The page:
Office of Fair Trading (OFT) closed Competition Act 1998 case.
Case Reference: CE/9440-11
Update - 6 December 2011
The OFT has decided to close its investigation into whether arrangements that certain publishers have put in place with some retailers for the sale of e-books may breach competition rules. This decision has been taken on the grounds of the OFT's administrative priorities, in particular because the OFT believes, following discussions with the European Commission, that the European Commission is currently well placed to arrive at a comprehensive resolution of this matter and will do so as a matter of priority.
The OFT will continue to cooperate closely with the European Commission on this matter to help secure the best outcome for UK consumers.
The OFT may reconsider its decision, in consultation with the European Commission, in the future if it has reasonable grounds to suspect that there is an infringement of competition law, which may have an impact on UK consumers.
The OFT has not reached any view as to whether or not the parties involved have infringed competition law.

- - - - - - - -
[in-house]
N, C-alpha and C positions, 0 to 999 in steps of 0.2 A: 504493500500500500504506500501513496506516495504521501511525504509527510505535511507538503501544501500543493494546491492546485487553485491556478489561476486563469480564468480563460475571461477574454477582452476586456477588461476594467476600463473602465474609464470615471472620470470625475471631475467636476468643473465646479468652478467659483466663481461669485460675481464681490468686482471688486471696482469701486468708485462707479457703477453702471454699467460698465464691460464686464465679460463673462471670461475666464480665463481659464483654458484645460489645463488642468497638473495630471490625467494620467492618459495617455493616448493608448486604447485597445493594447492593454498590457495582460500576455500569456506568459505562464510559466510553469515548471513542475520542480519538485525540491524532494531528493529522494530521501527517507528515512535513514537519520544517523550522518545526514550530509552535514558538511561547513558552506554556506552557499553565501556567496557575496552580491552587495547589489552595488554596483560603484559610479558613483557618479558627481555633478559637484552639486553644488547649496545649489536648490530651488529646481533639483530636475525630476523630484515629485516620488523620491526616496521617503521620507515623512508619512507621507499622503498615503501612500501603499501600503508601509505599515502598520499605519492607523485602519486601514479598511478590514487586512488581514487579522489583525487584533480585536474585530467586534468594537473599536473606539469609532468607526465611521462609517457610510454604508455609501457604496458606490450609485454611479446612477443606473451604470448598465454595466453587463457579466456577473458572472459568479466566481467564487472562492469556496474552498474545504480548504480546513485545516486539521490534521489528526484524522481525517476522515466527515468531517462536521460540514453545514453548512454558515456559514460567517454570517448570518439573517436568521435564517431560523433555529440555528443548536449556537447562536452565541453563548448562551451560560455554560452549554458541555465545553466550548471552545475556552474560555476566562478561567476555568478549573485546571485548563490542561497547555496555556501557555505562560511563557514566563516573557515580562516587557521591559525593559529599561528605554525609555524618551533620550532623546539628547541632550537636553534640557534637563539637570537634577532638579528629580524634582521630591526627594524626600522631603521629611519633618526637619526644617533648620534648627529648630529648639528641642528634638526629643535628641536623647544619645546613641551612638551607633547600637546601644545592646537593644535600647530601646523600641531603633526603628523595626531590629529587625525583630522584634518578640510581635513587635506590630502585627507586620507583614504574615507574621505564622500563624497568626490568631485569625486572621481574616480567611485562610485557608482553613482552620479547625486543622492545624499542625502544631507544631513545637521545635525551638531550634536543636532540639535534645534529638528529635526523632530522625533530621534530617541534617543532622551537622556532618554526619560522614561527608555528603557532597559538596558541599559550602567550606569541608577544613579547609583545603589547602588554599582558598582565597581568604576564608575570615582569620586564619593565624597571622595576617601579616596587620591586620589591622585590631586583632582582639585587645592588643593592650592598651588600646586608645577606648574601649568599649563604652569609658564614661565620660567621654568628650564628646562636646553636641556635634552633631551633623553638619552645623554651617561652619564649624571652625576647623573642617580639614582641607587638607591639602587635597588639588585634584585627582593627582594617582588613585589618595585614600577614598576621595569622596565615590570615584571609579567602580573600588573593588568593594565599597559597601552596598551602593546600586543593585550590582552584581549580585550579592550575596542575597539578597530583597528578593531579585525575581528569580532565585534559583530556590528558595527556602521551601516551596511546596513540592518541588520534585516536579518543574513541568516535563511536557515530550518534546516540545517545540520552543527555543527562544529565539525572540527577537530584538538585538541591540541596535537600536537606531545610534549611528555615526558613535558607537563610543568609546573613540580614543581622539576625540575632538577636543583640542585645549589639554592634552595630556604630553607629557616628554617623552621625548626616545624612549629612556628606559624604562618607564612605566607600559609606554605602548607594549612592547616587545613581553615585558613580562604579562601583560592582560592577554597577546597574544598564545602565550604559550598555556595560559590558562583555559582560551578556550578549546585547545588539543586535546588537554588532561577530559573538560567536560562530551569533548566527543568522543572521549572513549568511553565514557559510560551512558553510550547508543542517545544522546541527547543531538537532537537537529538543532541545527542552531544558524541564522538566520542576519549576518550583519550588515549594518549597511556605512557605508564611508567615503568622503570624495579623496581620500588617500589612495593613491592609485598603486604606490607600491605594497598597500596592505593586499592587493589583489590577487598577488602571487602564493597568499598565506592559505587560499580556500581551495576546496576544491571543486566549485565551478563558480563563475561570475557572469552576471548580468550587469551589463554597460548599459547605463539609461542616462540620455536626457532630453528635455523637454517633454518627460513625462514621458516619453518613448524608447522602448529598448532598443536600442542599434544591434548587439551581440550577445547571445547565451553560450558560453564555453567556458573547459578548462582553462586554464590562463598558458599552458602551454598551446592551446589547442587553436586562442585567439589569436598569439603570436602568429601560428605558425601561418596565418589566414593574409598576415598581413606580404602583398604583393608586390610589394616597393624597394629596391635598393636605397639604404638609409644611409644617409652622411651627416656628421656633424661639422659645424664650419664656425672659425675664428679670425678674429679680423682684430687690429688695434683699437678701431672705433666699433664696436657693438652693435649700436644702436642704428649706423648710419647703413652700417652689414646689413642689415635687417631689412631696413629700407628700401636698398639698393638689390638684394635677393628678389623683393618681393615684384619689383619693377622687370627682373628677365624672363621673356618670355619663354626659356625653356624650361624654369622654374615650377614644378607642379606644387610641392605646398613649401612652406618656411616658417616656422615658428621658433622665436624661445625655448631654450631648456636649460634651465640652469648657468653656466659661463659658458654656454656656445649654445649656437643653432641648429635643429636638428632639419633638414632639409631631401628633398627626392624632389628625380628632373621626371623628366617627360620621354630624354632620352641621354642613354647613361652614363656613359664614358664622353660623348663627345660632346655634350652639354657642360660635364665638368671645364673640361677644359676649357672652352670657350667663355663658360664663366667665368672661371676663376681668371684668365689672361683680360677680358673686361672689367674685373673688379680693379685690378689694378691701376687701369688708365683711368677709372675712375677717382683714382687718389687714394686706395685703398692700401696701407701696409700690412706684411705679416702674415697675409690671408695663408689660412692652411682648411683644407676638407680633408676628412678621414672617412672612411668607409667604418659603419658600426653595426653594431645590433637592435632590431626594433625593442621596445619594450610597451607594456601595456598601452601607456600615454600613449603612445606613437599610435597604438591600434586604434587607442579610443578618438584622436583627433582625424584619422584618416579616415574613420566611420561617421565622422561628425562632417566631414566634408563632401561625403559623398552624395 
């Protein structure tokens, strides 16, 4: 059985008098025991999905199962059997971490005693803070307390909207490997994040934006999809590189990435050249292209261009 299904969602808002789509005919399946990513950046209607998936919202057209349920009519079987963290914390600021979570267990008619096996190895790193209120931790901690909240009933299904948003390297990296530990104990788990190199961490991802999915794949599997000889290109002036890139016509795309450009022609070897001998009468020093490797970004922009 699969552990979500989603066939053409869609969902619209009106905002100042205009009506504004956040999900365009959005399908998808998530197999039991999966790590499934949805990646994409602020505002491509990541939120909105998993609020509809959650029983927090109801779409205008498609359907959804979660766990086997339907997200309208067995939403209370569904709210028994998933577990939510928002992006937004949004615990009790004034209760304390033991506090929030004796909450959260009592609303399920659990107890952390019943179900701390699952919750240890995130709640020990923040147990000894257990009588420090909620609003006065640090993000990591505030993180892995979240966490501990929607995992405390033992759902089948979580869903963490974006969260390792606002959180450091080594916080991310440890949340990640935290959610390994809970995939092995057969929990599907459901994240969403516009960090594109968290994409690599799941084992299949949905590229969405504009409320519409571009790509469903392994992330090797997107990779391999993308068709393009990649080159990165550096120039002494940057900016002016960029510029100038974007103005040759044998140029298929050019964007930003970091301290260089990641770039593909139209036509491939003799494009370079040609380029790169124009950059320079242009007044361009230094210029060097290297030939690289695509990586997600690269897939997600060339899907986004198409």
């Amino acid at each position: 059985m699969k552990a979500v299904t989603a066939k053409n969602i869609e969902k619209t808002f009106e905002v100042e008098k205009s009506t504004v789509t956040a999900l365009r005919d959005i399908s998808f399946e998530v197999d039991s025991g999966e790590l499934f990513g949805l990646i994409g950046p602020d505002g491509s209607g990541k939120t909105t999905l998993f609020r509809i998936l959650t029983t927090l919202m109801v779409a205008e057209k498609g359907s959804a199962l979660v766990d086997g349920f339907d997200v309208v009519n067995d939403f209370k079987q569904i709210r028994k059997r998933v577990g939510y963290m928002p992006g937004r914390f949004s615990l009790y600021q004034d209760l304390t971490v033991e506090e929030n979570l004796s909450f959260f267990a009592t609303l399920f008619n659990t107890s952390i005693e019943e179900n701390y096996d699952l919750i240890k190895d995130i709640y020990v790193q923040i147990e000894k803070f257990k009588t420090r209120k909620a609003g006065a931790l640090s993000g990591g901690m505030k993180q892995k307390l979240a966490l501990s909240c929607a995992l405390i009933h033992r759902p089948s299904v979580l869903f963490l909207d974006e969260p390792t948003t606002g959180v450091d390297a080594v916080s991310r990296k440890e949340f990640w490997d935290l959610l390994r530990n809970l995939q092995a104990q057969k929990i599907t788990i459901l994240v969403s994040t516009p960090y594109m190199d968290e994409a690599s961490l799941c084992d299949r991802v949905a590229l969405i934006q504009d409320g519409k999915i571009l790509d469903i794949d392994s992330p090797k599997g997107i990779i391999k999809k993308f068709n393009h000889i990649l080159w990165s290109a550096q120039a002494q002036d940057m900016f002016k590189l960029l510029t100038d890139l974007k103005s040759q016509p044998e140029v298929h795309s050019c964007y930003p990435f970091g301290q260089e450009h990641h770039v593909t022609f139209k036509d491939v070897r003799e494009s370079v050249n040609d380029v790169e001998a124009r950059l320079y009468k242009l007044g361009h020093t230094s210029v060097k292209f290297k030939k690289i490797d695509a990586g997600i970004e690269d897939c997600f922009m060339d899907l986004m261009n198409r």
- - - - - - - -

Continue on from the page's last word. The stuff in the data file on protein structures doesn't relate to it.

Update - 2 March 2011
The OFT is fully aware of the European Commission's investigation into the sale of e-books. Both agencies are co-operating very closely to avoid any duplication between the two investigations.
Summary of work
Following a significant number of complaints, the OFT has opened an investigation into whether arrangements that certain publishers have put in place with some retailers for the sale of e-books may breach competition rules.
The investigation is at an early stage and it should not be assumed that the parties involved have breached competition law.
The Competition Act 1998 prohibits agreements, practices and conduct that may have a damaging effect on competition in the UK. The Chapter I prohibition covers anti-competitive agreements and concerted practices that have the object or effect of preventing, restricting or distorting competition in the UK or a part of it and which may affect trade in the UK or a part of it. Its European counterpart, Article 101 of the TFEU, covers equivalent agreements or practices which may affect trade between EU Member States.